When you think of beer bread, if the image of a quick bread made with soda is what comes to mind, then I challenge you to get out of your comfort zone and try this bread. This Stout, Rye and Pumpkin Sourdough is not your average loaf made with beer, and this is a good thing, in my opinion.
I’m not a huge fan of beer bread although I’ve made a few that I enjoyed, particularly ones that included rye flour. For the most part, the beer breads I tried before were too sweet and sort of empty of flavor. The taste and texture contradicted what my taste buds were expecting; however, not so with this bread.
This artisan loaf, made with stout and sourdough, is not sweet at all. It’s a very appealing and tasty crusty loaf.
And to think, I almost didn’t make it. This was the bread of the month for December for the Artisan Bread Bakers FB group and my first thought was, “I think I’ll skip this one.” Then I started seeing photos popping up on FB of the beautiful breads the other bakers in the group had made and it looked like a bread worth trying. I’m so glad I decided to make it.
This bread reminds me of Ireland because it’s made with Stout. It was the last bread I made in December, but I waited until the first of the year to post it because it’s such an exceptional loaf.
To really develop the flavor of this loaf, it takes about three days from start-to-finish. Don’t let that discourage you from trying it. Most of the time, the dough is fermenting. Good bread takes a while to develop the flavor. It is worth the wait so just plan according.
For instance, if you want to serve the bread for Sunday Dinner, start the levain Friday evening and let it rest overnight at room temperature. Make the final dough on Saturday, place it in the proofing basket and let it cold ferment in the refrigerator overnight. Then take it out of the fridge on Sunday when you are ready to bake it.
Stout, Rye and Pumpkin Sourdough
(Makes 1 loaf)
The oven spring on this loaf is phenomenal. It just pops during the bake cycle. The crust and crumb are exceptional as well. I baked it in a Dutch Oven Combo Baker, but you can use any type of Dutch oven to bake this loaf.
Day 1 (Morning): Feed sourdough starter
The morning of the day before you plan to make this loaf, feed your sourdough starter so that it is active and ready to go.
Day 1 (Evening): Prepare the levain
Prepare your levain the evening before you plan to make the dough.
- 45g starter (100% hydration)
- 150g Stout beer – room temperature
- 150g Rye flour
Place the sourdough starter in a medium bowl and pour the stout over it. Stir to break up the starter. Add in the rye flour and mix the ingredients together until the flour is completely hydrated. Cover the bowl with plastic wrap, and let it ferment at room temperature overnight (8-12 hours, depending on your starter). The mixture will not double, but become fluffy and airy. I let mine rest for the full 12 hours.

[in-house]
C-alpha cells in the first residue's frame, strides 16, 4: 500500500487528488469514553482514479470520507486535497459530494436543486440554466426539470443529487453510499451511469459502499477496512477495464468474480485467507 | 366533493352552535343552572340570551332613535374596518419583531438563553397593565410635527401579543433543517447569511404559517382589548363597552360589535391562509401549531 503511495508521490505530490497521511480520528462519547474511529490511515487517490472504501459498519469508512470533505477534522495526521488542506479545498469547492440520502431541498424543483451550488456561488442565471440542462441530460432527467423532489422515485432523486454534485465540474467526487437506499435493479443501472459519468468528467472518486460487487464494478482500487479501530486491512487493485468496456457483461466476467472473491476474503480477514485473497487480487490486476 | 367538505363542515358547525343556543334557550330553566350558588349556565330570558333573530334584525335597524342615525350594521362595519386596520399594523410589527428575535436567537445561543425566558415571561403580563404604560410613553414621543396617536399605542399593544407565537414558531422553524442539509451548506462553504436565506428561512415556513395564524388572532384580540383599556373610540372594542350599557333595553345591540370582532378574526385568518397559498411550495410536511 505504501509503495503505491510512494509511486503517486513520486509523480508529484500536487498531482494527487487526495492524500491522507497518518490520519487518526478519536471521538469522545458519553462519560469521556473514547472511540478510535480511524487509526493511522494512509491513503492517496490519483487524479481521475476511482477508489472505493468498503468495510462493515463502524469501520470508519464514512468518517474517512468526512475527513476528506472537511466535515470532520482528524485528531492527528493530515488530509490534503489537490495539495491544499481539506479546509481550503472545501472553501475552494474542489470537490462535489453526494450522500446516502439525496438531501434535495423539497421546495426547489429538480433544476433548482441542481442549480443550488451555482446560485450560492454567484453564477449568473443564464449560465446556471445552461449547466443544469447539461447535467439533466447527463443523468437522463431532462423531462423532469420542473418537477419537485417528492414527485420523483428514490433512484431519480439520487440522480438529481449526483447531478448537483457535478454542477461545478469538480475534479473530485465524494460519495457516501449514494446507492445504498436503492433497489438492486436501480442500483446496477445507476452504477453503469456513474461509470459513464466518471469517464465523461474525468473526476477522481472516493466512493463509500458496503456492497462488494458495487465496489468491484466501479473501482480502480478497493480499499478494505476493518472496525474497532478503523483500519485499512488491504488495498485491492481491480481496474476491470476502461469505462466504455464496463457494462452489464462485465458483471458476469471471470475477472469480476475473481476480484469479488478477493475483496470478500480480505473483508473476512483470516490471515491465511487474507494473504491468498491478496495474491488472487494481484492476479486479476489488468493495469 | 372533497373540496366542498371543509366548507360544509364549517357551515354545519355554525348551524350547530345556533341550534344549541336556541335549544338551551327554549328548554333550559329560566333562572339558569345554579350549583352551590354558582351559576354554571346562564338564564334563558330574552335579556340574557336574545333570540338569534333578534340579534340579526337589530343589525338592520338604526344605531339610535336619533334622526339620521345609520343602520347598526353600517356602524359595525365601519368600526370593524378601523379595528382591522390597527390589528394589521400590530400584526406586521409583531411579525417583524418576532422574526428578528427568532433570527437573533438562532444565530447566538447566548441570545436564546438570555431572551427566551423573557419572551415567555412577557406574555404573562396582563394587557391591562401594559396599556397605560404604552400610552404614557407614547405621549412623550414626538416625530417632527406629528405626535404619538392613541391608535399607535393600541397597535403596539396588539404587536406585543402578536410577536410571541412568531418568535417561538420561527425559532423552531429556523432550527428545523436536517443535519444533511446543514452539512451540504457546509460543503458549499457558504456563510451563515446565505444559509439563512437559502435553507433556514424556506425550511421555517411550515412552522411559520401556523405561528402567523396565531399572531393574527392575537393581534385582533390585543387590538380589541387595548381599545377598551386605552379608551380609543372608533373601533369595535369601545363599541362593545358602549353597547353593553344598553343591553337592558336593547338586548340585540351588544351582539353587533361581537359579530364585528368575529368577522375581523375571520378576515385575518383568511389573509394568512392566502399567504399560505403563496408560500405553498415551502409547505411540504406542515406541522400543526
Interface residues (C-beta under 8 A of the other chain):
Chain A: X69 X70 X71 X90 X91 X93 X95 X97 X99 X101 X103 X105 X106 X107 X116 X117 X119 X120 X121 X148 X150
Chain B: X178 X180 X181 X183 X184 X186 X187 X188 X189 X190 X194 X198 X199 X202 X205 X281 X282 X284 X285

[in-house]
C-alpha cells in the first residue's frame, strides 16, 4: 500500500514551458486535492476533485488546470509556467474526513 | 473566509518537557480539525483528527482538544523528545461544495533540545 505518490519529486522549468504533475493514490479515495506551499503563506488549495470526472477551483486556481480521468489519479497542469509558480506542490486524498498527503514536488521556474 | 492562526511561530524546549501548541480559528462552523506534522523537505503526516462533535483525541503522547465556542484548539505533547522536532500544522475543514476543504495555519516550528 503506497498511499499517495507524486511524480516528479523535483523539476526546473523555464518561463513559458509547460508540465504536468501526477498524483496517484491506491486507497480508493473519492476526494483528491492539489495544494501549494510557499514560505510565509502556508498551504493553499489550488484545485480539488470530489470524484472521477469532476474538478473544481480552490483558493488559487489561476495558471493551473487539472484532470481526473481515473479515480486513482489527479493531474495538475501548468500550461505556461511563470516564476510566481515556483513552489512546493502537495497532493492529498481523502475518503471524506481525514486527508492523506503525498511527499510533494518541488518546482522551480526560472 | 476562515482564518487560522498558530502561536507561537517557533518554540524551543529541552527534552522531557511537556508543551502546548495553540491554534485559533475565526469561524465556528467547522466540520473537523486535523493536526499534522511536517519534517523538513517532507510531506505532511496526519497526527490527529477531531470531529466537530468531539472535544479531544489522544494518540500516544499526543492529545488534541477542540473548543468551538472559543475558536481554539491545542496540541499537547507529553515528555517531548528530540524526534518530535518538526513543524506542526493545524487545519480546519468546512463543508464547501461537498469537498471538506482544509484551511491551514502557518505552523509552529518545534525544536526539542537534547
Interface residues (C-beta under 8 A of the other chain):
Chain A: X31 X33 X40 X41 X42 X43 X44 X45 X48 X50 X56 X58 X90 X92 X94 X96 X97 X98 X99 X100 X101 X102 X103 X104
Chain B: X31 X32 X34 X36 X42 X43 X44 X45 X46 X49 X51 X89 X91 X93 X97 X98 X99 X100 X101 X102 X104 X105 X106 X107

Day 2: Prepare the Final Dough
- All of the levain
- 165g Stout
- 165g warm water
- 50g pumpkin puree
- 500g Bread flour
- 10g sea salt
Combine the levain with the stout, water and pumpkin. Add the flour and mix until it is incorporated into a shaggy mass.
Cover the dough and let it autolyse (rest) for 30 – 60 min. Allowing the dough to rest before adding the salt, helps the gluten begin to develop and keeps the dough from getting tough.
After the autolyse, add the salt, and mix until fully incorporated. Add a few drops of water to helps dissolve the salt, if necessary. Mix the dough for a few minutes on low/med speed on the mixer, or use the fold-and-turn method in the bowl if you are doing this by hand.
Turn the dough out into greased bowl. Perform a series of stretch/folds, then cover tightly with plastic wrap. Repeat stretch/folds every 30 min for the first two hours. After the first two hours, bulk ferment on the counter for an additional 1 -2 hours.
Turn the dough out onto the counter or wooden board, cover and bench rest for 10 min. Prepare a round banneton or linen-lined basket or bowl by dusting with brown or white rice flour. Shape dough into boule, and place in your banneton.
If you place the dough seam side down, when it is turned out into the Dutch oven, the seam should open up naturally in the oven without having to slash the dough. If you prefer to score the dough before baking, place the boule seam side up in the basket.
Place dough in a plastic bag and cold ferment in the fridge (12 – 24 hours).
Day 3: Bake the Loaf
Preheat the oven to 500F (260C) for at least 40 minutes with a cast iron Dutch Oven on the middle rack. You’ll bake the dough directly from the fridge so don’t remove the proofing basket until you are ready to flip the loaf into the pot.
Carefully turn the dough out into a combo cooker or Dutch oven, slash (if your seam is down), cover and put in the oven.
I decided to try it with the seamside down in the basket; however, when I turned it over into the combo baker, the seam was mostly gone so I ended up scoring it anyway.
Reduce temperature to 475F (245C) and bake covered for 25 minutes. After 25 minutes, carefully remove lid, reduce oven temp to 450F (232C), and continue baking for an additional 25 minutes, or until crust turns a dark chestnut brown. Don’t be afraid to bake strong for a dark flavorful crust.
Cool on wire rack 90 minutes before slicing.
I’m sending this Stout, Rye & Pumpkin Sourdough to be yeastspotted.
I had fun with this one. I decided to make a collage of the ingredients and post it on FB to see if anyone could figure out what I was making. Fortunately, someone was watching and guessed it. Thank you.
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